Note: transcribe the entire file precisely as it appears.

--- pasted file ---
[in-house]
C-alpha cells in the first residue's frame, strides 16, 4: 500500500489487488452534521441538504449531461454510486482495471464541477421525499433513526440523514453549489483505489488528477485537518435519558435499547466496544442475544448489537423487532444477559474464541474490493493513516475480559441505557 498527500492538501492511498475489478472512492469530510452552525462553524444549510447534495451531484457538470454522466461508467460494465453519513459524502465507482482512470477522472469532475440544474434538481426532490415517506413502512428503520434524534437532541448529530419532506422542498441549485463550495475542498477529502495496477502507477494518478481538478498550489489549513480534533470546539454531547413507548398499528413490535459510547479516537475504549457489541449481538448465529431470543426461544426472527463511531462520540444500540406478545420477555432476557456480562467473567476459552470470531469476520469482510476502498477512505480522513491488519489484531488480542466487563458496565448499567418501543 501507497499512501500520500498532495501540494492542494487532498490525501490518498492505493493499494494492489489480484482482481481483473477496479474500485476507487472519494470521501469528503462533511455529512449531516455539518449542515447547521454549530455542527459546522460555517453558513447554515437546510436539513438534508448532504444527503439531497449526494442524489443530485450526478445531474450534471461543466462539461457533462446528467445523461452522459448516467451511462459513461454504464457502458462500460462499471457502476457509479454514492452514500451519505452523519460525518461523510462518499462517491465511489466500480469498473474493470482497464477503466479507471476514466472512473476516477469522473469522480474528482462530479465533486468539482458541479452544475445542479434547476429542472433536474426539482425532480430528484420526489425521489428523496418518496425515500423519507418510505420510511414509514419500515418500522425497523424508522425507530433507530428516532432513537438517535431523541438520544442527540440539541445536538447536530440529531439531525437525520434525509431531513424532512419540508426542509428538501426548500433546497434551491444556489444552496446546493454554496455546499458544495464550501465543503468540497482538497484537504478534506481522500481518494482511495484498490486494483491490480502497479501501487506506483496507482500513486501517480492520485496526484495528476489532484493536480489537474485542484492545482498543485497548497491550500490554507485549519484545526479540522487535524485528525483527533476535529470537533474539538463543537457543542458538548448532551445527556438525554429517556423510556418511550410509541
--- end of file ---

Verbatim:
[in-house]
C-alpha cells in the first residue's frame, strides 16, 4: 500500500489487488452534521441538504449531461454510486482495471464541477421525499433513526440523514453549489483505489488528477485537518435519558435499547466496544442475544448489537423487532444477559474464541474490493493513516475480559441505557 498527500492538501492511498475489478472512492469530510452552525462553524444549510447534495451531484457538470454522466461508467460494465453519513459524502465507482482512470477522472469532475440544474434538481426532490415517506413502512428503520434524534437532541448529530419532506422542498441549485463550495475542498477529502495496477502507477494518478481538478498550489489549513480534533470546539454531547413507548398499528413490535459510547479516537475504549457489541449481538448465529431470543426461544426472527463511531462520540444500540406478545420477555432476557456480562467473567476459552470470531469476520469482510476502498477512505480522513491488519489484531488480542466487563458496565448499567418501543 501507497499512501500520500498532495501540494492542494487532498490525501490518498492505493493499494494492489489480484482482481481483473477496479474500485476507487472519494470521501469528503462533511455529512449531516455539518449542515447547521454549530455542527459546522460555517453558513447554515437546510436539513438534508448532504444527503439531497449526494442524489443530485450526478445531474450534471461543466462539461457533462446528467445523461452522459448516467451511462459513461454504464457502458462500460462499471457502476457509479454514492452514500451519505452523519460525518461523510462518499462517491465511489466500480469498473474493470482497464477503466479507471476514466472512473476516477469522473469522480474528482462530479465533486468539482458541479452544475445542479434547476429542472433536474426539482425532480430528484420526489425521489428523496418518496425515500423519507418510505420510511414509514419500515418500522425497523424508522425507530433507530428516532432513537438517535431523541438520544442527540440539541445536538447536530440529531439531525437525520434525509431531513424532512419540508426542509428538501426548500433546497434551491444556489444552496446546493454554496455546499458544495464550501465543503468540497482538497484537504478534506481522500481518494482511495484498490486494483491490480502497479501501487506506483496507482500513486501517480492520485496526484495528476489532484493536480489537474485542484492545482498543485497548497491550500490554507485549519484545526479540522487535524485528525483527533476535529470537533474539538463543537457543542458538548448532551445527556438525554429517556423510556418511550410509541